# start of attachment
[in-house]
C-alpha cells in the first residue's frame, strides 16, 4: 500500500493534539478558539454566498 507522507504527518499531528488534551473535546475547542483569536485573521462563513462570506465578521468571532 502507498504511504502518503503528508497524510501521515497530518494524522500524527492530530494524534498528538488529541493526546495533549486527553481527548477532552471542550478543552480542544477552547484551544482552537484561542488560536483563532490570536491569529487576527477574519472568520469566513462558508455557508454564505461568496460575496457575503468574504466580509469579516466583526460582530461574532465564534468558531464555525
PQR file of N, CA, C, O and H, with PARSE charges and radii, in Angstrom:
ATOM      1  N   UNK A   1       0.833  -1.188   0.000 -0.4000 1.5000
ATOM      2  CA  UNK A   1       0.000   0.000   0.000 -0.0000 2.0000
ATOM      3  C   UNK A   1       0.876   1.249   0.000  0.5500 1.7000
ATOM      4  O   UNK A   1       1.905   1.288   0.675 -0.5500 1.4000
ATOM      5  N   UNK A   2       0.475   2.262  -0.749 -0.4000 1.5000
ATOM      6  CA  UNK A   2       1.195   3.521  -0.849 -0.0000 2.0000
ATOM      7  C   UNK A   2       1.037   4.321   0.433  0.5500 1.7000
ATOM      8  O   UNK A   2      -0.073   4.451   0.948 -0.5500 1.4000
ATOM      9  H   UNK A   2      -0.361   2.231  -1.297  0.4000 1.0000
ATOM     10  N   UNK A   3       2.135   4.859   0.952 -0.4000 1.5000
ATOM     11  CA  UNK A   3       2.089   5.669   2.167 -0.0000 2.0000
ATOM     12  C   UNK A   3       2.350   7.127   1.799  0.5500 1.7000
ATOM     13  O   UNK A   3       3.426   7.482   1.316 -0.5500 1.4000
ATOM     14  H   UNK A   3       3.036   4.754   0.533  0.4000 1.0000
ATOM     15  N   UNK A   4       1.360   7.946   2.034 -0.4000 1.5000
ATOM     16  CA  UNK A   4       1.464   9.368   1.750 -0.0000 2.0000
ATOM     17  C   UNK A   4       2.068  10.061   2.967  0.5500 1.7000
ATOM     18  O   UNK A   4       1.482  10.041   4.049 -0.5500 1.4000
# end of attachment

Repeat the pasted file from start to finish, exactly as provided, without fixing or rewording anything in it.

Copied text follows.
[in-house]
C-alpha cells in the first residue's frame, strides 16, 4: 500500500493534539478558539454566498 507522507504527518499531528488534551473535546475547542483569536485573521462563513462570506465578521468571532 502507498504511504502518503503528508497524510501521515497530518494524522500524527492530530494524534498528538488529541493526546495533549486527553481527548477532552471542550478543552480542544477552547484551544482552537484561542488560536483563532490570536491569529487576527477574519472568520469566513462558508455557508454564505461568496460575496457575503468574504466580509469579516466583526460582530461574532465564534468558531464555525
PQR file of N, CA, C, O and H, with PARSE charges and radii, in Angstrom:
ATOM      1  N   UNK A   1       0.833  -1.188   0.000 -0.4000 1.5000
ATOM      2  CA  UNK A   1       0.000   0.000   0.000 -0.0000 2.0000
ATOM      3  C   UNK A   1       0.876   1.249   0.000  0.5500 1.7000
ATOM      4  O   UNK A   1       1.905   1.288   0.675 -0.5500 1.4000
ATOM      5  N   UNK A   2       0.475   2.262  -0.749 -0.4000 1.5000
ATOM      6  CA  UNK A   2       1.195   3.521  -0.849 -0.0000 2.0000
ATOM      7  C   UNK A   2       1.037   4.321   0.433  0.5500 1.7000
ATOM      8  O   UNK A   2      -0.073   4.451   0.948 -0.5500 1.4000
ATOM      9  H   UNK A   2      -0.361   2.231  -1.297  0.4000 1.0000
ATOM     10  N   UNK A   3       2.135   4.859   0.952 -0.4000 1.5000
ATOM     11  CA  UNK A   3       2.089   5.669   2.167 -0.0000 2.0000
ATOM     12  C   UNK A   3       2.350   7.127   1.799  0.5500 1.7000
ATOM     13  O   UNK A   3       3.426   7.482   1.316 -0.5500 1.4000
ATOM     14  H   UNK A   3       3.036   4.754   0.533  0.4000 1.0000
ATOM     15  N   UNK A   4       1.360   7.946   2.034 -0.4000 1.5000
ATOM     16  CA  UNK A   4       1.464   9.368   1.750 -0.0000 2.0000
ATOM     17  C   UNK A   4       2.068  10.061   2.967  0.5500 1.7000
ATOM     18  O   UNK A   4       1.482  10.041   4.049 -0.5500 1.4000